Friday, September 4, 2009

Rules Schmules

My husband, Tom, goes back to work today.

He was fired from his job as an electronics technician at the U.S. Post Office for following safety protocols and instructions from the person who was his supervisor at the time. I kid you not. He was fired for powering down four machines that needed maintenance. The rules are that if there's no mail processing being done at the time, the machines need to be powered down before any maintenance is done.

Ten days earlier Tom had been instructed by a supervisor-at-the-time not to follow those safety protocols. He followed her instructions and then filed a grievance, because he was instructed not to follow safety protocols. Tom was off work the entire following week.

After he came back to work, he was given contrary instructions from another supervisor, so he followed the safety protocol and powered down the machines before beginning work on them.

He was fired, then, for not following instructions that were contrary to safety protocol and had been given to him ten days earlier by someone who was not his supervisor and was not in the building at the time.

All this happened back in April. (I wrote about it here.)

Moreover, management didn't follow its own rules for issuing discipline. Before an employee is fired, there are a number of intermediary disciplinary steps that have to take place. They just skipped those bits.

Tom is a union steward for the American Postal Workers Union, and he's a really good one. The week Tom was fired, another union steward was fired as well, for equally ridiculous reasons, and he was reinstated less than a month later.

We heard word this week that management's step three designee unilaterally reduced Tom's firing to a fourteen-day suspension. So now the union will grieve that.

Since his firing, Tom and the APWU filed a complaint with the Occupational Safety and Health Administration. OSHA has since slapped a fine on the mail-processing plant for not following clearly stated safety protocols. Touché! So the plant has to pay a fine. Ah, sweet vindication. But what, you might ask, are the consequences for the people involved? Disciplinary action? A dock in pay? A stern warning? No sirree. Not even a slap on the wrist.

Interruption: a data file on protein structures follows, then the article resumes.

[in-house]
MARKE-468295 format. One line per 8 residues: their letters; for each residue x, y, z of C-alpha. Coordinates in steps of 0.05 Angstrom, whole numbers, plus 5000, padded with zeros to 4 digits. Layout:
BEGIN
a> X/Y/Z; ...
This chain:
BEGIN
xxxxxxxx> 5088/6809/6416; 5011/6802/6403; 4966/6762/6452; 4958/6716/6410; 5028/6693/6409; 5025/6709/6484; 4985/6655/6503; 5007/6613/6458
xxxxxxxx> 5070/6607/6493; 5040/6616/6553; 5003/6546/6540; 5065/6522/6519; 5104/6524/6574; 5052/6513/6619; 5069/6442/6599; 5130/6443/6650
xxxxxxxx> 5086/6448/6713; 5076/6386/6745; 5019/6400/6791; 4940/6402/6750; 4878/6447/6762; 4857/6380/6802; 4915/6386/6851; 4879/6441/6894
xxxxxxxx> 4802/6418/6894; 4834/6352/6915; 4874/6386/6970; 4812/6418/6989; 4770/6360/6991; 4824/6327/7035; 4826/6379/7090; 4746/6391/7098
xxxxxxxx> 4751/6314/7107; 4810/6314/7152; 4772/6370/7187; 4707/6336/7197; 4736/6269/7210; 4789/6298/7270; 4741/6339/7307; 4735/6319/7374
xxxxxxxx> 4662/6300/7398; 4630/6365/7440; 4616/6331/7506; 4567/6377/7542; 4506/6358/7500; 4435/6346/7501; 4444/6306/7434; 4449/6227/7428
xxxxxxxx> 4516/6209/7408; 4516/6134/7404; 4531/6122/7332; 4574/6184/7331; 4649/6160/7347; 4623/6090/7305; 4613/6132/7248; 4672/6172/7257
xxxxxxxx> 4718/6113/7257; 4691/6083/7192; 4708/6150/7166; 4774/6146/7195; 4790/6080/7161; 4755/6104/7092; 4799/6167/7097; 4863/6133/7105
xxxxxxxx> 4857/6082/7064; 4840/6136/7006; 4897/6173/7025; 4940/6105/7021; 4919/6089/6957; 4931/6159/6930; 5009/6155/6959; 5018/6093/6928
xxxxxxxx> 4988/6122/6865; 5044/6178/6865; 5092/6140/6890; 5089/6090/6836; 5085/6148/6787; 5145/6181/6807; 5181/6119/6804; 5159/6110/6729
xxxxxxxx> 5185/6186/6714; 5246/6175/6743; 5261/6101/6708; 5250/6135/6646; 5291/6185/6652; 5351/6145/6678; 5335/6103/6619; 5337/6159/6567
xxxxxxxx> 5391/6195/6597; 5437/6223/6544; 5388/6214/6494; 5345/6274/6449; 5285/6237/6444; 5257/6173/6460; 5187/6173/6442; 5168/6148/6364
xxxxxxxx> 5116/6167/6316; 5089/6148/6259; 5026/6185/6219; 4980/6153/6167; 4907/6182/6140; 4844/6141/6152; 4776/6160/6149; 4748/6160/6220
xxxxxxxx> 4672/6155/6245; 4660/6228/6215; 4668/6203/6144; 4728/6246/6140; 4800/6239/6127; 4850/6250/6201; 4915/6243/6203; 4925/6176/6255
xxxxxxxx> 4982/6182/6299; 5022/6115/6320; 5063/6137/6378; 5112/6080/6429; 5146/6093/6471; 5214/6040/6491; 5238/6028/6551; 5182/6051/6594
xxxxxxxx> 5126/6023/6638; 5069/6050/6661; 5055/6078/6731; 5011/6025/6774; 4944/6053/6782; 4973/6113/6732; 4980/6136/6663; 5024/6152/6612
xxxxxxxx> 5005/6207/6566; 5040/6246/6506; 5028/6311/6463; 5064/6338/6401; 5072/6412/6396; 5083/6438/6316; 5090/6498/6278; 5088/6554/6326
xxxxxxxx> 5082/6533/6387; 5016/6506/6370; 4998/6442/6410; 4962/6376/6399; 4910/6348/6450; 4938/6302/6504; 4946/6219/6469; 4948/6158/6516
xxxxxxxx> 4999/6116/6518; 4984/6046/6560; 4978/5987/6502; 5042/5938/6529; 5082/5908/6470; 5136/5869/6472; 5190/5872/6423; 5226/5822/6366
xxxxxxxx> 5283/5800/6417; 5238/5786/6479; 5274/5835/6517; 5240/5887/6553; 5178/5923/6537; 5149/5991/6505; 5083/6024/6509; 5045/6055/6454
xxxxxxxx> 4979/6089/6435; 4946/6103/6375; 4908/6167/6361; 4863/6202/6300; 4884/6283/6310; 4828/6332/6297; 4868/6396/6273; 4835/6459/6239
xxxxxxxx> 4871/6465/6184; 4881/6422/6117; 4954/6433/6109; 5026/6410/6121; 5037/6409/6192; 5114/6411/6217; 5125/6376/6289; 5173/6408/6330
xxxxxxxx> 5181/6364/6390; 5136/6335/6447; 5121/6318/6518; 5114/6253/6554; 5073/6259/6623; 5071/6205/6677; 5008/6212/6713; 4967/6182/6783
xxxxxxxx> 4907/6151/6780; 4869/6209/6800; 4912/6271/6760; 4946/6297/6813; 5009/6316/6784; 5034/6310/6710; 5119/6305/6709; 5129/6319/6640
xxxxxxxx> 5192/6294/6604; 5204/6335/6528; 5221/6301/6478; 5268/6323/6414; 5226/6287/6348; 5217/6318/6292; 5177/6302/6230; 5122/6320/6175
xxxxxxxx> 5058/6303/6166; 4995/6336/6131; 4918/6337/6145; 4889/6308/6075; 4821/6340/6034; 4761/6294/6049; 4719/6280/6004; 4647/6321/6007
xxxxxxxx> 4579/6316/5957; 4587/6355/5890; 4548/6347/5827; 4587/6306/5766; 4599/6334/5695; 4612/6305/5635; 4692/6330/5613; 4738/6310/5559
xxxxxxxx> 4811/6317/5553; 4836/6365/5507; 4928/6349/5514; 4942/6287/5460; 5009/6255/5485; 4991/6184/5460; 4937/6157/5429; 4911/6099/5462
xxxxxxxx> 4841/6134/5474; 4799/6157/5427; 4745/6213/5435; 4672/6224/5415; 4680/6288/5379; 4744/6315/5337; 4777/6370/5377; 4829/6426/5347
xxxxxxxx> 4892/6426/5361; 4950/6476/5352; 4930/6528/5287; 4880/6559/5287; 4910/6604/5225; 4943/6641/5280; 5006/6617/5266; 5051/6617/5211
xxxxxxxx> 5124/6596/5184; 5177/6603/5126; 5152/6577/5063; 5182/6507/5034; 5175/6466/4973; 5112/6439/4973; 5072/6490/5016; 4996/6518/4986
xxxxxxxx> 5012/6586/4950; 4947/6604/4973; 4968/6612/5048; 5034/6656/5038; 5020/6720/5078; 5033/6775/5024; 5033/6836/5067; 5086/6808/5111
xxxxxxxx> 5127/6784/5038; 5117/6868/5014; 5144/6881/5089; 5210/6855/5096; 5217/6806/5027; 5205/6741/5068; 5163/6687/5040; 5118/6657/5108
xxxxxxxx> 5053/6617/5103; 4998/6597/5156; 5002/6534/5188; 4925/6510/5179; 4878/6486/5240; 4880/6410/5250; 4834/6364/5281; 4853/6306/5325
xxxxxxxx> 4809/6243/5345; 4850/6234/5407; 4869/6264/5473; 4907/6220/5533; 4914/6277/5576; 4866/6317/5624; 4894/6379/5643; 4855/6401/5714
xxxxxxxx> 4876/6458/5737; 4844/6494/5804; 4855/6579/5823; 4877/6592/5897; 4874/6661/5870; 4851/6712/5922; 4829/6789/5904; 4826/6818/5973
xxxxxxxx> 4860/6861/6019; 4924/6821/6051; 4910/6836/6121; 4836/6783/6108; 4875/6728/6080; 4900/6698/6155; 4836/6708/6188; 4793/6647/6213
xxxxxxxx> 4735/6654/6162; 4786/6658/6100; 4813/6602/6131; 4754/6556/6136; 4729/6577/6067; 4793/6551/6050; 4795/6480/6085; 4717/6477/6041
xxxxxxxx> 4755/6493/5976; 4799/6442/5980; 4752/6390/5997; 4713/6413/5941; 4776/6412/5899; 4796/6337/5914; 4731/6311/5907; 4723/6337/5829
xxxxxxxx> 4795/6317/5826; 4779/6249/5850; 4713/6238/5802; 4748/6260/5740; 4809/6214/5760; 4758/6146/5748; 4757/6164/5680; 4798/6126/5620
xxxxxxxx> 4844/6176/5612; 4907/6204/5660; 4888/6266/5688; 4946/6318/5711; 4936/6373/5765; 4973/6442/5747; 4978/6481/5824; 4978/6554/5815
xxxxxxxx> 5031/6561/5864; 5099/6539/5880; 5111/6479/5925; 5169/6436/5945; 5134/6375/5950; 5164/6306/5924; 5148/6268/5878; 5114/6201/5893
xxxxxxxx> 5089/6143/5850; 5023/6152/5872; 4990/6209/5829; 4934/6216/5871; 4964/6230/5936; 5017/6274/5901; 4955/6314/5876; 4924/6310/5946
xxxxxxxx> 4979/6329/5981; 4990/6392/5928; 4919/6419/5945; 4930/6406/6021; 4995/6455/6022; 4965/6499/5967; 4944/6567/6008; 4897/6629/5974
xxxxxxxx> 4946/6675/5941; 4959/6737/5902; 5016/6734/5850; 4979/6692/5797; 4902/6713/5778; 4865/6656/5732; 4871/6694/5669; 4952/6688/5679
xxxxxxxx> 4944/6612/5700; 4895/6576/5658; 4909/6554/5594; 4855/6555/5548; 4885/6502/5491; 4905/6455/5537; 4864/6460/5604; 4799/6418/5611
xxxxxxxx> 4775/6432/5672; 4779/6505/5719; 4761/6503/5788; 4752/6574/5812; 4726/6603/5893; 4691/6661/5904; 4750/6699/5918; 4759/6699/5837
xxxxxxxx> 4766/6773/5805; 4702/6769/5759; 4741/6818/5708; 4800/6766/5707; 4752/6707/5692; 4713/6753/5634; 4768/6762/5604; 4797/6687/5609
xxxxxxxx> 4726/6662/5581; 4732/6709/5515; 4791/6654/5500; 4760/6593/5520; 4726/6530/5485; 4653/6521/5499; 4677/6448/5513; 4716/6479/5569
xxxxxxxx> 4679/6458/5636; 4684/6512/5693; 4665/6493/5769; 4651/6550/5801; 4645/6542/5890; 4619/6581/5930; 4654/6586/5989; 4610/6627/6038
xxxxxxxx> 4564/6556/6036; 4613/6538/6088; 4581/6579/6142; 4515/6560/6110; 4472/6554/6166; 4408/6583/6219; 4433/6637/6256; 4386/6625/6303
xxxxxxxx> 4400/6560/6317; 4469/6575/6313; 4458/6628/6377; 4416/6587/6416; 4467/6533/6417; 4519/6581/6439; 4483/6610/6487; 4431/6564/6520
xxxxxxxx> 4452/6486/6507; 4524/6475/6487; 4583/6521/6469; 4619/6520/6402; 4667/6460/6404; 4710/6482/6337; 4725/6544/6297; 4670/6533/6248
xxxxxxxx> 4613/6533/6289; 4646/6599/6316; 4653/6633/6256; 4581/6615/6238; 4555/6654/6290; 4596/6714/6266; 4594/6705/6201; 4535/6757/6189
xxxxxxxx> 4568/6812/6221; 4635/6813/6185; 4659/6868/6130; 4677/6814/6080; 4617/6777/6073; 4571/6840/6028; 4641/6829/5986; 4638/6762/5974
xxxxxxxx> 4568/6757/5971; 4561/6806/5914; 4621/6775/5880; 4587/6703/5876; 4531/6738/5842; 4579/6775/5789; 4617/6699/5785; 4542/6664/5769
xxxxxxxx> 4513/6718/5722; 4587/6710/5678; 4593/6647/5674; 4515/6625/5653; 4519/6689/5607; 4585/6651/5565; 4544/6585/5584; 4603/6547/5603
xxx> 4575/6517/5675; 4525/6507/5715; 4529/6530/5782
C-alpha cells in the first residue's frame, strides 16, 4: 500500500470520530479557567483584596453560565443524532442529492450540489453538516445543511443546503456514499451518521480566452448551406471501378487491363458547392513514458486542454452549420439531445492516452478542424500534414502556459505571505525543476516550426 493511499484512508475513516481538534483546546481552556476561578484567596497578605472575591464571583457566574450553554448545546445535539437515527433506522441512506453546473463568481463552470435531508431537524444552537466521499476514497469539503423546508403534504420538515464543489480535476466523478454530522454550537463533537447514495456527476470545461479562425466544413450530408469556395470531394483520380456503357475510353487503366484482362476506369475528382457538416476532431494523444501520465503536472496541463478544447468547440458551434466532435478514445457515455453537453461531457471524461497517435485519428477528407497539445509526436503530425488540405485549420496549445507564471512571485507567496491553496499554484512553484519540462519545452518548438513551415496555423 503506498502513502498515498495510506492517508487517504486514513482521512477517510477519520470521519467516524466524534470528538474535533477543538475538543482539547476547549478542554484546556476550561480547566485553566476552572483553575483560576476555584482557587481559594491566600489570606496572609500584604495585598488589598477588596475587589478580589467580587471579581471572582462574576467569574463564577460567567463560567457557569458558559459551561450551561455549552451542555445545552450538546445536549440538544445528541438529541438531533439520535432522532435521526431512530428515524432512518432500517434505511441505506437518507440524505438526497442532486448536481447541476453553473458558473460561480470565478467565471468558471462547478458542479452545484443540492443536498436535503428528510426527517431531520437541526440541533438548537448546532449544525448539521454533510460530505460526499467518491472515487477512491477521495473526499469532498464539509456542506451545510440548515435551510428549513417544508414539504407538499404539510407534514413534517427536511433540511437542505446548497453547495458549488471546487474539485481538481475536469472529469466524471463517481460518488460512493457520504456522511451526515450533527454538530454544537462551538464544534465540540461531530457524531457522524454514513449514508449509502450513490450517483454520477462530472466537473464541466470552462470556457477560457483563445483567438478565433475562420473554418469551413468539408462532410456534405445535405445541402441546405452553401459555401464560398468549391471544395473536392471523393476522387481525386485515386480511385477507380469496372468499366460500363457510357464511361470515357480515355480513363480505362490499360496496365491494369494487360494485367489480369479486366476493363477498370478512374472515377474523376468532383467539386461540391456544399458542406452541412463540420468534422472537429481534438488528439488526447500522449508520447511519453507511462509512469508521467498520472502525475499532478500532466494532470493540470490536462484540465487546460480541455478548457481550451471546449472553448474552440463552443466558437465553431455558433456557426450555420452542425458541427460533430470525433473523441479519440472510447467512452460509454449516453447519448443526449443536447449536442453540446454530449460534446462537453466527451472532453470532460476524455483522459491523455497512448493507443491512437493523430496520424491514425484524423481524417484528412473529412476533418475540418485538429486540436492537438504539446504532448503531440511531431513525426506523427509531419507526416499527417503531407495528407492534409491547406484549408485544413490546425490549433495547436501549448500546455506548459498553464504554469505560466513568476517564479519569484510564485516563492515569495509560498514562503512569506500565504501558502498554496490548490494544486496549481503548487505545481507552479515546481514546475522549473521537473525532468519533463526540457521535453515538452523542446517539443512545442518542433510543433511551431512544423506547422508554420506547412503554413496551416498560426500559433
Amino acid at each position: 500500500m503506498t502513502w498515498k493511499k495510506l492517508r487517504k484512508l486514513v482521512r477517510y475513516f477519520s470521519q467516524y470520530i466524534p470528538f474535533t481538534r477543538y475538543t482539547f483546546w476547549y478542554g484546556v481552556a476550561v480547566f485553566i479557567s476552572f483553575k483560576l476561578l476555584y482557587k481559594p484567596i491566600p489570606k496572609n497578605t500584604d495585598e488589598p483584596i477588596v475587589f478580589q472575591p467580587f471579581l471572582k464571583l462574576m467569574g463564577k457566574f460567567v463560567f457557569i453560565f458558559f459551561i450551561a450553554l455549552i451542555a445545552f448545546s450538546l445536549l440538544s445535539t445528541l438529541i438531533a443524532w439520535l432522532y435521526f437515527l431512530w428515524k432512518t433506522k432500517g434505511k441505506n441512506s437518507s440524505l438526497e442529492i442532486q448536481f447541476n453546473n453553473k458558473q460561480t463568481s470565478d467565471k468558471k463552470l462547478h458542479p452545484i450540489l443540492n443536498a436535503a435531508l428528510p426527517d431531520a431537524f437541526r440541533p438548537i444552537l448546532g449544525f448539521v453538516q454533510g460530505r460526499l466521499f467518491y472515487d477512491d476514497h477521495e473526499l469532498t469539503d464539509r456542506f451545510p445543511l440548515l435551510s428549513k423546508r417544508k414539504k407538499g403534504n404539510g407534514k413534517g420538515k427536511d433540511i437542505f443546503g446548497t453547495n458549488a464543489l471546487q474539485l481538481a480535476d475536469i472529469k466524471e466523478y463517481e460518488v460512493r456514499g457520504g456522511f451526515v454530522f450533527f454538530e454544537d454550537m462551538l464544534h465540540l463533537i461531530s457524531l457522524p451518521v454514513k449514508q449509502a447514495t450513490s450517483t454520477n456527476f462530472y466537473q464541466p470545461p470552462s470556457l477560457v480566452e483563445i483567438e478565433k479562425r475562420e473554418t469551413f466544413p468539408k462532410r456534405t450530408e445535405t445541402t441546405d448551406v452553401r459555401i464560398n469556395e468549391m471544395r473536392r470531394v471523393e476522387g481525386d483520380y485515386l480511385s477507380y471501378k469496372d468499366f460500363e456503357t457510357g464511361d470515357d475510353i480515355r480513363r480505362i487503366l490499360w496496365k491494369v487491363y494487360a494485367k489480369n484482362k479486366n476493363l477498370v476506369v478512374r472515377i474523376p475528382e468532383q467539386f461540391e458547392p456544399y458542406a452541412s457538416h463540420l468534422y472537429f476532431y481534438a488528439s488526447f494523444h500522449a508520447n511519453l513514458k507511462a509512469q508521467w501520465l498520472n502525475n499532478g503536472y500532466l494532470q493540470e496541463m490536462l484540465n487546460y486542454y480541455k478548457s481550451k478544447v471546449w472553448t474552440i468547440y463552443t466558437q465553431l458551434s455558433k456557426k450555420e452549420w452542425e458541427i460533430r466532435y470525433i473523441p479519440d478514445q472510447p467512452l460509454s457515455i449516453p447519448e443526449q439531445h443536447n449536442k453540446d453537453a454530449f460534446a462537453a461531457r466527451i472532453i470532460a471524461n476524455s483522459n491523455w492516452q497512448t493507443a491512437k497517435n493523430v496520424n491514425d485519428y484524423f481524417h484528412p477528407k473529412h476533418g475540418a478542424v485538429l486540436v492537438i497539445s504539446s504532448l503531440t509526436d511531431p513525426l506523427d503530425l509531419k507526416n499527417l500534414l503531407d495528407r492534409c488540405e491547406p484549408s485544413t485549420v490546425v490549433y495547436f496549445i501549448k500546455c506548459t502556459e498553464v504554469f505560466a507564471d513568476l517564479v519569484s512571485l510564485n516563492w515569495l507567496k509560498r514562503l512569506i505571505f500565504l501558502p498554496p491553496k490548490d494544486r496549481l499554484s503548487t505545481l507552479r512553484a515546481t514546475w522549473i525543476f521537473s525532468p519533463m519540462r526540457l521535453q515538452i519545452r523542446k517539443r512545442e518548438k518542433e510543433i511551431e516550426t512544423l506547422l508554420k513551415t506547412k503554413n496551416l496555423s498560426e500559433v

In all this time that Tom has been off work, there has been a lot of union work not getting done. Other union workers have picked up some of the slack, but not all of it. The union insists that management follow the rules, and management believes that they don't have to. When they don't follow a rule, the union files a grievance. There are lots of rules. And lots of grievances.

The amazing thing is that there are absolutely no consequences whatsoever for these people not following the rules. So you fired this guy for no good reason, and now he's being reinstated. And the P.O. has to pay him for the work he missed but didn't do. And the P.O. has to pay an OSHA fine. So what? It has no effect whatsoever on the people (or person) who didn't follow the rules.

So if all the union can do is file grievances, grievances that have almost no teeth to them, why oh why would management even care whether those grievances are filed? What they gained from Tom's firing was a few months of respite from the mountain of grievances filed because they don't follow the rules. That's all. This whole thing was just about petty power plays.

To give themselves a break from the overwhelming number of grievances, they fired Tom, for what they knew at the time would be a very limited amount of time. They may have hoped that Tom would lose his house or have his car repossessed or experience some such financial or emotional calamity. I'm happy to report that we're no worse for the wear, no worse whatsoever. We cut back on our spending, dipped a little into our savings, and stopped making any but minimum payments on the credit card. We have weathered the storm. So far anyway.

But alas, today Tom goes back to work today to what can only be described as a hostile work environment. I have no doubt that there are more exciting installments to come.

In a way, the folks in management are right. They don't have to follow the rules. Rules are things with consequences, teeth, ramifications. And there are absolutely no consequences when management doesn't follow the rules. Other than the minor annoyance of a huge pile of grievances.

Don't anybody wonder why the U.S. Post Office is hemorrhaging money. And happy Labor Day!

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